Originally published in 1954. This great work surveys the distribution of the world’s population and the food production of all countries chosen as important by reason of either their demands on the world food market or their contributions to it. The author concludes that the more advanced countries can be reasonably assured of food supplies for an indefinite period. The less advanced countries can no longer rely on self-contained systems: they must seek co-operation with the advanced countries to supply them with the appliances needed for a more highly developed agriculture. This book at the time gave statesmen and their scientific advisers, agriculturalists and agricultural economists an invaluable new instrument.
Table of Contents
Preface 1. The Problem: Feeding the World's Population 2. The United Kingdom, Eire 3. Methods of Increasing Food Production in the United Kingdom 4. Northern Europe's Intensive Producers: The Netherlands, Denmark, Sweden, Finland 5. France and the Peasant Producers of the Mediterranean Lands: Spain, Portugal, Italy, Israel, Egypt 6. Africa: (1) Southern Region: The White Man's Farming 7. Africa: (2) The Central Regions: Eastern Group; African Peasant and European Farming 8. Africa: (3) The Central Regions: Western Group; African Farming 9. Asia: (1) India and Pakistan 10. Asia: (2) China, Japan, Indonesia and the Rice Exporting Countries 11. The Food Exporters: (1) The United States, Canada 12. The Food Exporters: (2) Australia, New Zealand 13. The Potential Suppliers: The South American Countries 14. Trends in Food Production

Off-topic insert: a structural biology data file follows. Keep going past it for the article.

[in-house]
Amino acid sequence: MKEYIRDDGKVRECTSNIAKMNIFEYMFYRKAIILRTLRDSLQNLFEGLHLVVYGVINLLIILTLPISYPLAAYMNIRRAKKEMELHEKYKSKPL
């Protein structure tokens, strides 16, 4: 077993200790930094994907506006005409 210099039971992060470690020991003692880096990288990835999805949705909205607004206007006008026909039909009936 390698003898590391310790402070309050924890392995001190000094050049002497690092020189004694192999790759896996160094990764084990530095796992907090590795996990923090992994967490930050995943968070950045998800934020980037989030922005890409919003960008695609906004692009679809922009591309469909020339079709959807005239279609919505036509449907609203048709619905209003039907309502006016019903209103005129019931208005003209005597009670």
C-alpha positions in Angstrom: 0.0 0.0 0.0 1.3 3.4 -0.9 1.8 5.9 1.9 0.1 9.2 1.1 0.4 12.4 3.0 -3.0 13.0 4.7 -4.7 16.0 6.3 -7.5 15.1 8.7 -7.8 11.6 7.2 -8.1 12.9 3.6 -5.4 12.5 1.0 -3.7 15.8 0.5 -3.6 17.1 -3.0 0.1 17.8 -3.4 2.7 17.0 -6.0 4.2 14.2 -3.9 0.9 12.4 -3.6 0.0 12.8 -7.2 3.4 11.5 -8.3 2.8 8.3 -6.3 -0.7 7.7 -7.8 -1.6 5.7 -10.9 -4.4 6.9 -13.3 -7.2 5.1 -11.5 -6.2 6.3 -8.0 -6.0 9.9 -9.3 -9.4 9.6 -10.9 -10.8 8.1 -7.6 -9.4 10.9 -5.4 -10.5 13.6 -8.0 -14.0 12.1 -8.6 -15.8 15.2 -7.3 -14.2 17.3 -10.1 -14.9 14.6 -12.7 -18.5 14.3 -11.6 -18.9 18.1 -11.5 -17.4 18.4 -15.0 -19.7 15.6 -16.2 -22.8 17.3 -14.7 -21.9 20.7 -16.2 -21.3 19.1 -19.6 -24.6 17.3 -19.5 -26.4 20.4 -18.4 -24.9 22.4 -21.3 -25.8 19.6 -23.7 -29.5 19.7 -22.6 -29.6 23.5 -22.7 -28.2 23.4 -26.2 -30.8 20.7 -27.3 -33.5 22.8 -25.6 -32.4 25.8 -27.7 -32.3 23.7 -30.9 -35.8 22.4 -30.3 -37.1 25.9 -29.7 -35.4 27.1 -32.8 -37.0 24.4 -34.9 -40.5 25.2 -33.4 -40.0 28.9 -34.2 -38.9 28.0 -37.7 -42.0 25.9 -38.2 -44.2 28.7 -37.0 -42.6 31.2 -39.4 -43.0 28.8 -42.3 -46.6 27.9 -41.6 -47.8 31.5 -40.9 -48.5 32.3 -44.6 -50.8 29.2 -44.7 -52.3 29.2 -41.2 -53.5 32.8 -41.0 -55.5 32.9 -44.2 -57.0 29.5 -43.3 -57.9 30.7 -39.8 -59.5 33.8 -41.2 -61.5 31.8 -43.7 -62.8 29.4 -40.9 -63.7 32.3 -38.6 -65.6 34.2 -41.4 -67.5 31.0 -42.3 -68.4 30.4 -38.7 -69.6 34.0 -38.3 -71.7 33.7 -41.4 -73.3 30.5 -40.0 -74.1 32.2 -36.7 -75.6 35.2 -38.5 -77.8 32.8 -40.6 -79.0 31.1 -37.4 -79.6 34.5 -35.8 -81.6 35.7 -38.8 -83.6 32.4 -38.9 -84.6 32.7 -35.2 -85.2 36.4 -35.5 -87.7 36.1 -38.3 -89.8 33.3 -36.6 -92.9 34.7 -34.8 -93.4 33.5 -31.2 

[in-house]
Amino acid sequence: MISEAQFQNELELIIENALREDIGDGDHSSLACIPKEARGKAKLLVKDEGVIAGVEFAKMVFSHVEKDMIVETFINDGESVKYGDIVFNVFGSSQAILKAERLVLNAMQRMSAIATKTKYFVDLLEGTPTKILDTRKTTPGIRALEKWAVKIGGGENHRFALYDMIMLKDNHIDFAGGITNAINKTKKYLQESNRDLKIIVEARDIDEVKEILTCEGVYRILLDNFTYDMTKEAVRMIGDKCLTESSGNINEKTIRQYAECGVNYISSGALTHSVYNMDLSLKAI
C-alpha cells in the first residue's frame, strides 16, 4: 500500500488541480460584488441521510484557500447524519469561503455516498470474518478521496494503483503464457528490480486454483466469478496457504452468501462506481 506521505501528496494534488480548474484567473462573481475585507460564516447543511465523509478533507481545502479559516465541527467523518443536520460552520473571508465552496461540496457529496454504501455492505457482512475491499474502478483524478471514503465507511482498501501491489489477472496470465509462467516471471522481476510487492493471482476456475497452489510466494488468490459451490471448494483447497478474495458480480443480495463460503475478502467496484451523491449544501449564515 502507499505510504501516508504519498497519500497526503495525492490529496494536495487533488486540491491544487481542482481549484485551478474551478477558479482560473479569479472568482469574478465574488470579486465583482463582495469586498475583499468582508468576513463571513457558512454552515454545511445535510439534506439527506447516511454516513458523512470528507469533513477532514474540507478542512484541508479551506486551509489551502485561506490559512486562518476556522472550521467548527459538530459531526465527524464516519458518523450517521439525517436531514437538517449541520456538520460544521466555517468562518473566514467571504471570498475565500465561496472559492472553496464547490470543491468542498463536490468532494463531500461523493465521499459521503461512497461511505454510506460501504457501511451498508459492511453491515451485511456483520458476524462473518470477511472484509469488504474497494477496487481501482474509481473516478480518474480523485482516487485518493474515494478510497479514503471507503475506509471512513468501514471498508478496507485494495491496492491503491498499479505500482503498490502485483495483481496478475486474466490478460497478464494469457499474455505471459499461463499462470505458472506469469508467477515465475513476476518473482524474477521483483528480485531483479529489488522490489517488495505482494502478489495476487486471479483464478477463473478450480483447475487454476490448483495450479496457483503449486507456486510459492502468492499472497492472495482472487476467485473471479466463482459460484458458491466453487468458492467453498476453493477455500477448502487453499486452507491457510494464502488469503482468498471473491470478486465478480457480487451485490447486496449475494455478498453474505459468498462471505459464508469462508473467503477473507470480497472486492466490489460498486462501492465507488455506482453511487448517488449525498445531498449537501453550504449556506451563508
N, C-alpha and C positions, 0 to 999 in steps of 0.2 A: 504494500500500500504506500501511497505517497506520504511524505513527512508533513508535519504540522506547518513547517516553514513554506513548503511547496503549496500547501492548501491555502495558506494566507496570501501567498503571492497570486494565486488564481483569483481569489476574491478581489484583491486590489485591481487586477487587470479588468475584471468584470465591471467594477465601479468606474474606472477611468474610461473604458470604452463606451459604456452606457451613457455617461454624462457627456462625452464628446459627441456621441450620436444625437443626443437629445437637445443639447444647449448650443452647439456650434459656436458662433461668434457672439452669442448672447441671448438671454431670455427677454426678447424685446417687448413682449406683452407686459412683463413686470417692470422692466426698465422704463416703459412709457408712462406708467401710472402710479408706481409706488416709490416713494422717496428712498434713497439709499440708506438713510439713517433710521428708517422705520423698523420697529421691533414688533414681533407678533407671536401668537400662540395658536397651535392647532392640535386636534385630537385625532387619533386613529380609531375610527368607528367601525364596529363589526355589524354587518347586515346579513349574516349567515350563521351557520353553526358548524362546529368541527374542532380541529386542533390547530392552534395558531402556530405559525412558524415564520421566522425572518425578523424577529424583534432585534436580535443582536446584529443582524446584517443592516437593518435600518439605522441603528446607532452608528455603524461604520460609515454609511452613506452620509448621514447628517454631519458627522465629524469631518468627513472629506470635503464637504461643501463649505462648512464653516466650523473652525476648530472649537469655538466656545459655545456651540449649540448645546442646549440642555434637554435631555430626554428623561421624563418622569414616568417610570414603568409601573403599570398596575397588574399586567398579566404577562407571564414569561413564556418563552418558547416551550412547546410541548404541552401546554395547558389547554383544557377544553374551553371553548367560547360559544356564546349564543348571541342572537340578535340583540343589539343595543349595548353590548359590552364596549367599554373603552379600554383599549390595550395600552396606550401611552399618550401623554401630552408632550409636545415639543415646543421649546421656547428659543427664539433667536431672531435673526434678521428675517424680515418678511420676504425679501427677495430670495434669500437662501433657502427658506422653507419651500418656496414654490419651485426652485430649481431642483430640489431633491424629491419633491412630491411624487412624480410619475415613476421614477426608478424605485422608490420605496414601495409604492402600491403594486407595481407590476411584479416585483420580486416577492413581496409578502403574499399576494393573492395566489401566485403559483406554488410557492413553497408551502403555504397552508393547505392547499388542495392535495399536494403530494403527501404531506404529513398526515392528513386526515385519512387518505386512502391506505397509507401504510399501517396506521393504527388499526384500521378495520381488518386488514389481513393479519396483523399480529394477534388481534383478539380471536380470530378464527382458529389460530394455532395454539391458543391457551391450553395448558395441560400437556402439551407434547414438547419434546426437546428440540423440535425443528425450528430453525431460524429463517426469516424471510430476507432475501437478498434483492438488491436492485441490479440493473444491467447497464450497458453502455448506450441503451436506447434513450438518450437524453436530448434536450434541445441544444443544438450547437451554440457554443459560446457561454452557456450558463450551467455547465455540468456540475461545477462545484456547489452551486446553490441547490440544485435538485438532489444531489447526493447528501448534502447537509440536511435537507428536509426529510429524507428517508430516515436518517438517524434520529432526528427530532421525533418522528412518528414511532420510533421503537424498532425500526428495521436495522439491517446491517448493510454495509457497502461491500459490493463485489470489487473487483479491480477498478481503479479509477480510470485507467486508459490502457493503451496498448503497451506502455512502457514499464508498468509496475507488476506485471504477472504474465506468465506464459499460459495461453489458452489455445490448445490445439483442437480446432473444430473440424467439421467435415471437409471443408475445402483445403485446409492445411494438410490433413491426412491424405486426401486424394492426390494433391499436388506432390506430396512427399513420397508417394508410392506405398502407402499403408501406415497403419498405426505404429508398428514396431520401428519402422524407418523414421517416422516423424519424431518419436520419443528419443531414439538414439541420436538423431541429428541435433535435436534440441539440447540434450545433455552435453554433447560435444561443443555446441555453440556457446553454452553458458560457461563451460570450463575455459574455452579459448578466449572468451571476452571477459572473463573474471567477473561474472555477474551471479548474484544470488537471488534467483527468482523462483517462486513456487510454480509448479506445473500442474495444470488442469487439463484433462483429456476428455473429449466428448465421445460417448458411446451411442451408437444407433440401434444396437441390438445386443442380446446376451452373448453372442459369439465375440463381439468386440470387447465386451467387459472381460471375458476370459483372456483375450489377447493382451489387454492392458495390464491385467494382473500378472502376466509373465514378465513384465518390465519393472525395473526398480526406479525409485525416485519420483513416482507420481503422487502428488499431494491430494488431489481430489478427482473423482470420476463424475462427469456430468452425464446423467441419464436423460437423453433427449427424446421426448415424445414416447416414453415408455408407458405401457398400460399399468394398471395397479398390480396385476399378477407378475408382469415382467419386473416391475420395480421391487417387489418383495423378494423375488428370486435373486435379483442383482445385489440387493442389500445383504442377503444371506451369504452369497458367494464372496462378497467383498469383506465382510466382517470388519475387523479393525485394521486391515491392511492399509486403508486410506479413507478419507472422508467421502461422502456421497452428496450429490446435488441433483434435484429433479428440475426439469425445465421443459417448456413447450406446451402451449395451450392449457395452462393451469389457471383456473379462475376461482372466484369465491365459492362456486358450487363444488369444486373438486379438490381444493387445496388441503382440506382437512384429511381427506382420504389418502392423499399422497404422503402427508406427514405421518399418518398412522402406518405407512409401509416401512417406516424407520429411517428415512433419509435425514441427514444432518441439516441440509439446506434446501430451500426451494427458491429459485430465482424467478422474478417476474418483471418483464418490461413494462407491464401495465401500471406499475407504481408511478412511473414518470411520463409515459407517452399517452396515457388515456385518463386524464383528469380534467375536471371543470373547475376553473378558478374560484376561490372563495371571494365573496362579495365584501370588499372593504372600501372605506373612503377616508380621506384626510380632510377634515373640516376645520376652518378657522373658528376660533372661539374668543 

Sir Edward John Russell OBE was a British soil chemist, agriculture scientist, and director of Rothamsted Experimental Station from 1912 to 1943. He initiated the Imperial Agricultural Bureaux, which later became the Commonwealth Agricultural Bureaux.